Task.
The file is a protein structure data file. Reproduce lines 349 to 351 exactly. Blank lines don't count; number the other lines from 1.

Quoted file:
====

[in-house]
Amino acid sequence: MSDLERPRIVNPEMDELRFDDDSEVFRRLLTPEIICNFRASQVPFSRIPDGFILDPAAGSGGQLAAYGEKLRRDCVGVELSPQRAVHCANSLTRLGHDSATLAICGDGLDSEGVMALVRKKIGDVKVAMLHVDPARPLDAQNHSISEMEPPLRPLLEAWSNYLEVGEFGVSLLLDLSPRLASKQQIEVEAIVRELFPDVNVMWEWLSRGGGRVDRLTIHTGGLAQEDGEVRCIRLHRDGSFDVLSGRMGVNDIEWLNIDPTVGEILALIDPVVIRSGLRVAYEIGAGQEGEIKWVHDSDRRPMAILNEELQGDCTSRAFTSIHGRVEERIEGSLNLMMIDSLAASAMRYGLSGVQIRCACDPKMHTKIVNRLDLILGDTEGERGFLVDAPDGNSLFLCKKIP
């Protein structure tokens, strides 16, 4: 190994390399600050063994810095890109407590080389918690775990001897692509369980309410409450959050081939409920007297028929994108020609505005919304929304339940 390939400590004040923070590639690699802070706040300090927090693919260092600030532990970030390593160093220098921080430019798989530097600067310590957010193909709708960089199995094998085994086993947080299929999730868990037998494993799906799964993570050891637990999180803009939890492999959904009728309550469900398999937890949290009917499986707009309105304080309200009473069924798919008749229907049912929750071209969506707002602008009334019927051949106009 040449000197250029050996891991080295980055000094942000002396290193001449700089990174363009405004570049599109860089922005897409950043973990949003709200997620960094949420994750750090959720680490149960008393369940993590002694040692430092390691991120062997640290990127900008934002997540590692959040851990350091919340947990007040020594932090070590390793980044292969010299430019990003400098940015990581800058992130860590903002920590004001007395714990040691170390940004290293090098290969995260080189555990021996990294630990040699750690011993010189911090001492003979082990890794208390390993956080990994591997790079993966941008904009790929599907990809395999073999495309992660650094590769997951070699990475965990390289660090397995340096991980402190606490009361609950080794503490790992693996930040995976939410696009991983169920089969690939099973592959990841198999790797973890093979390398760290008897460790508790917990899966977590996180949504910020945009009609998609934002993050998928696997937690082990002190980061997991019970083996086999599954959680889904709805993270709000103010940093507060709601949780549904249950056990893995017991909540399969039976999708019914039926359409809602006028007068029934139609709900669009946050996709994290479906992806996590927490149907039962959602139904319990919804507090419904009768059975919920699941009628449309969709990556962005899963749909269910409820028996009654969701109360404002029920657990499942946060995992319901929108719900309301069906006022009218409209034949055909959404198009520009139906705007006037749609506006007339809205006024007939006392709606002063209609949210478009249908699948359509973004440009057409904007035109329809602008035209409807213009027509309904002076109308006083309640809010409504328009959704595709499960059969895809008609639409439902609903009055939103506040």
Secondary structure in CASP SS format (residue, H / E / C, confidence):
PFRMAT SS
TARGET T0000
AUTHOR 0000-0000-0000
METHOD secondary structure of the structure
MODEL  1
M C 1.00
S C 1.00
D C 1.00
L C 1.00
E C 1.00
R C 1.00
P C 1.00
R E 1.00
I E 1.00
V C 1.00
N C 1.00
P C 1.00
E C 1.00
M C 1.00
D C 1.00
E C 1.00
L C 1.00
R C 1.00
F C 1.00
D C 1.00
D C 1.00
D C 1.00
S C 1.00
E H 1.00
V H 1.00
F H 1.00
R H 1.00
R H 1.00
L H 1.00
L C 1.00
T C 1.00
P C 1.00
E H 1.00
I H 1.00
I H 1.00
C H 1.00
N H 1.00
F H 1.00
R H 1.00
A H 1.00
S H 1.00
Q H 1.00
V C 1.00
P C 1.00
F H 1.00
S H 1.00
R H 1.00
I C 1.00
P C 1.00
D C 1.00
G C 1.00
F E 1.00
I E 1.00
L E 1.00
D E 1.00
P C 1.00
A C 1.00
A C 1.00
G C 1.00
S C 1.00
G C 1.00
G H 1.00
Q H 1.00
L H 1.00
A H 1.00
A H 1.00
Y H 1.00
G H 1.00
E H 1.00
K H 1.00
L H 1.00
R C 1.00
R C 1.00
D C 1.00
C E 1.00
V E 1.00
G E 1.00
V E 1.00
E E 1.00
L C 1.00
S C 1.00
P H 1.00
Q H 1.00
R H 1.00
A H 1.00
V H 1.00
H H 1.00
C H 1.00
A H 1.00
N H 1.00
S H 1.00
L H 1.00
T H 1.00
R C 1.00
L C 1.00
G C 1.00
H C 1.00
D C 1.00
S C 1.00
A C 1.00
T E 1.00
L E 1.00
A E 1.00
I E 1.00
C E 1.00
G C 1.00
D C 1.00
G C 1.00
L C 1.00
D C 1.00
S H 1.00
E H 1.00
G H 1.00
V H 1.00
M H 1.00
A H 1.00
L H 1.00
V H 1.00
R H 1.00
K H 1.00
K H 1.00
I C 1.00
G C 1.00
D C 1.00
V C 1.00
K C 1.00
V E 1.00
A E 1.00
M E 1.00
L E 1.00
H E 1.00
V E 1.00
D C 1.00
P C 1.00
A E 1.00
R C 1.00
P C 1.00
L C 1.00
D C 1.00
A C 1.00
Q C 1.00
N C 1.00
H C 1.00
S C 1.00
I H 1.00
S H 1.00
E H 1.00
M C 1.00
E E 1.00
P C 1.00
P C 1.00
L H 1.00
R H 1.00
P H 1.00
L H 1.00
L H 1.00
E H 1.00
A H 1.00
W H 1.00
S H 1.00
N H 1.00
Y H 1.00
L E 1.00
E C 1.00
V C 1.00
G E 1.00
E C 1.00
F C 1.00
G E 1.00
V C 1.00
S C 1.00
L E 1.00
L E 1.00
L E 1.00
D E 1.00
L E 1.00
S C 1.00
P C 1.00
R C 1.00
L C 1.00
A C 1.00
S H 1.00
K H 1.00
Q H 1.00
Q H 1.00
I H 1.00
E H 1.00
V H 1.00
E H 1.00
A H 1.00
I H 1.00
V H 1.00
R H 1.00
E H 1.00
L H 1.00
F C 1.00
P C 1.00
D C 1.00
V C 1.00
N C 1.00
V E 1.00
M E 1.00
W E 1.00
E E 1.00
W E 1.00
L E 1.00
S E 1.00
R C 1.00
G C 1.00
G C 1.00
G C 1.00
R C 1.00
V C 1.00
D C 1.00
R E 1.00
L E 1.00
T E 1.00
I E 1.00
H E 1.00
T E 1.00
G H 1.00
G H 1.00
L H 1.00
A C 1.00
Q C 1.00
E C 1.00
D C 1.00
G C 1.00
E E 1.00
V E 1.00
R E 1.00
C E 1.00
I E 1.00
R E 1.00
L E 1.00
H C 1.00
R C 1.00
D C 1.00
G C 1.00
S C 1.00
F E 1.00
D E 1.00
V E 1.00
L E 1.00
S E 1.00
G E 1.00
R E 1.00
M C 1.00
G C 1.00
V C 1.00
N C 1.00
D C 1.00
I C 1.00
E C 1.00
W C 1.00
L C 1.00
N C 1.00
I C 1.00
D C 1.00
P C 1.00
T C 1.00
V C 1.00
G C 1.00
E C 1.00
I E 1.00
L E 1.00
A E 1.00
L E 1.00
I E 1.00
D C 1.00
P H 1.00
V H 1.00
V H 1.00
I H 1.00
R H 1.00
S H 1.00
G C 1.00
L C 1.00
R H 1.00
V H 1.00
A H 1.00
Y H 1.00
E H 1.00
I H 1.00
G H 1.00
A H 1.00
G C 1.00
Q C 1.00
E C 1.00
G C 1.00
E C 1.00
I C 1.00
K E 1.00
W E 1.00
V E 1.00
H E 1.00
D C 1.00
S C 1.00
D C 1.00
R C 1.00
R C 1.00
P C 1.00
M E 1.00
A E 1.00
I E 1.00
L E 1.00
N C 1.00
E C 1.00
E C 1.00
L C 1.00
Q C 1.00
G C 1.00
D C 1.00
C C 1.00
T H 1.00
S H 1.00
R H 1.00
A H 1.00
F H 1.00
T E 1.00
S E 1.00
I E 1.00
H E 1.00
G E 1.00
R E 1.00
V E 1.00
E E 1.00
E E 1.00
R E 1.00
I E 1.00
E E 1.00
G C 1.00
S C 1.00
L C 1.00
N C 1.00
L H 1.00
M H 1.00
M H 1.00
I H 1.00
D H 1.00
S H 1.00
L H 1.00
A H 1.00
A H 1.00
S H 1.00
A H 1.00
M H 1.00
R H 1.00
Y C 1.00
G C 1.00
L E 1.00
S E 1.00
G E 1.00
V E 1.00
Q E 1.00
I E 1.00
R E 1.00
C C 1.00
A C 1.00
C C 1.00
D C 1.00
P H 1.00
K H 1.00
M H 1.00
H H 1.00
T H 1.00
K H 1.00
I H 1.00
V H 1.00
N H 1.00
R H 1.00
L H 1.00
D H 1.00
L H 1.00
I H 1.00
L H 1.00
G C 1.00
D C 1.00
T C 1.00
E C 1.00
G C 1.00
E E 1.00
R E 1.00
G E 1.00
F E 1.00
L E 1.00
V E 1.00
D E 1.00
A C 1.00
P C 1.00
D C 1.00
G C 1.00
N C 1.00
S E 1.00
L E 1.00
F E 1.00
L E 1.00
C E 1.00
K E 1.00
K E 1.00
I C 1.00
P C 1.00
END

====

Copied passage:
D H 1.00
S H 1.00
L H 1.00